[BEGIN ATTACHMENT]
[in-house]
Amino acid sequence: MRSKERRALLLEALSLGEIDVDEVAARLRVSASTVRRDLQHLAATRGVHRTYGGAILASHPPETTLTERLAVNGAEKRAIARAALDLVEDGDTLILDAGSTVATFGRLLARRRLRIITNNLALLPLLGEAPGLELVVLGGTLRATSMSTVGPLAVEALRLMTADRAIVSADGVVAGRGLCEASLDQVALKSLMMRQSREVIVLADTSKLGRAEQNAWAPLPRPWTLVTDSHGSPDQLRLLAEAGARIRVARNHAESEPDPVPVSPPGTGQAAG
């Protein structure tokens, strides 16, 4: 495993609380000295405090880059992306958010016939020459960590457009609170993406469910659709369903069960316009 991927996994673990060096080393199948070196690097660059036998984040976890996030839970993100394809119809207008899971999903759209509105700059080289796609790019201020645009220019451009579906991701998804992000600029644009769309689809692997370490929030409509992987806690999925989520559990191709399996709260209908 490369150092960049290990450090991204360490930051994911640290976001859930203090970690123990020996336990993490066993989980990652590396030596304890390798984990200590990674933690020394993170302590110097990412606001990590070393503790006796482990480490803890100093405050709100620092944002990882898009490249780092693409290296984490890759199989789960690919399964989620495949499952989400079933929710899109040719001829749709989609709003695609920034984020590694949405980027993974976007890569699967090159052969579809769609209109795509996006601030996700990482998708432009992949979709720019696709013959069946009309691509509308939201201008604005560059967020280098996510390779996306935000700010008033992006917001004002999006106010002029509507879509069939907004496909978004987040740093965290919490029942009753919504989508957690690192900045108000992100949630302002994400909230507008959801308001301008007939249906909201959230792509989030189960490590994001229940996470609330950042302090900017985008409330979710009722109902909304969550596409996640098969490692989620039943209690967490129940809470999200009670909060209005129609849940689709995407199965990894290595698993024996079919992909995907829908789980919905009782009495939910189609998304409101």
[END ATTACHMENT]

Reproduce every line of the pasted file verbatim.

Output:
[in-house]
Amino acid sequence: MRSKERRALLLEALSLGEIDVDEVAARLRVSASTVRRDLQHLAATRGVHRTYGGAILASHPPETTLTERLAVNGAEKRAIARAALDLVEDGDTLILDAGSTVATFGRLLARRRLRIITNNLALLPLLGEAPGLELVVLGGTLRATSMSTVGPLAVEALRLMTADRAIVSADGVVAGRGLCEASLDQVALKSLMMRQSREVIVLADTSKLGRAEQNAWAPLPRPWTLVTDSHGSPDQLRLLAEAGARIRVARNHAESEPDPVPVSPPGTGQAAG
């Protein structure tokens, strides 16, 4: 495993609380000295405090880059992306958010016939020459960590457009609170993406469910659709369903069960316009 991927996994673990060096080393199948070196690097660059036998984040976890996030839970993100394809119809207008899971999903759209509105700059080289796609790019201020645009220019451009579906991701998804992000600029644009769309689809692997370490929030409509992987806690999925989520559990191709399996709260209908 490369150092960049290990450090991204360490930051994911640290976001859930203090970690123990020996336990993490066993989980990652590396030596304890390798984990200590990674933690020394993170302590110097990412606001990590070393503790006796482990480490803890100093405050709100620092944002990882898009490249780092693409290296984490890759199989789960690919399964989620495949499952989400079933929710899109040719001829749709989609709003695609920034984020590694949405980027993974976007890569699967090159052969579809769609209109795509996006601030996700990482998708432009992949979709720019696709013959069946009309691509509308939201201008604005560059967020280098996510390779996306935000700010008033992006917001004002999006106010002029509507879509069939907004496909978004987040740093965290919490029942009753919504989508957690690192900045108000992100949630302002994400909230507008959801308001301008007939249906909201959230792509989030189960490590994001229940996470609330950042302090900017985008409330979710009722109902909304969550596409996640098969490692989620039943209690967490129940809470999200009670909060209005129609849940689709995407199965990894290595698993024996079919992909995907829908789980919905009782009495939910189609998304409101």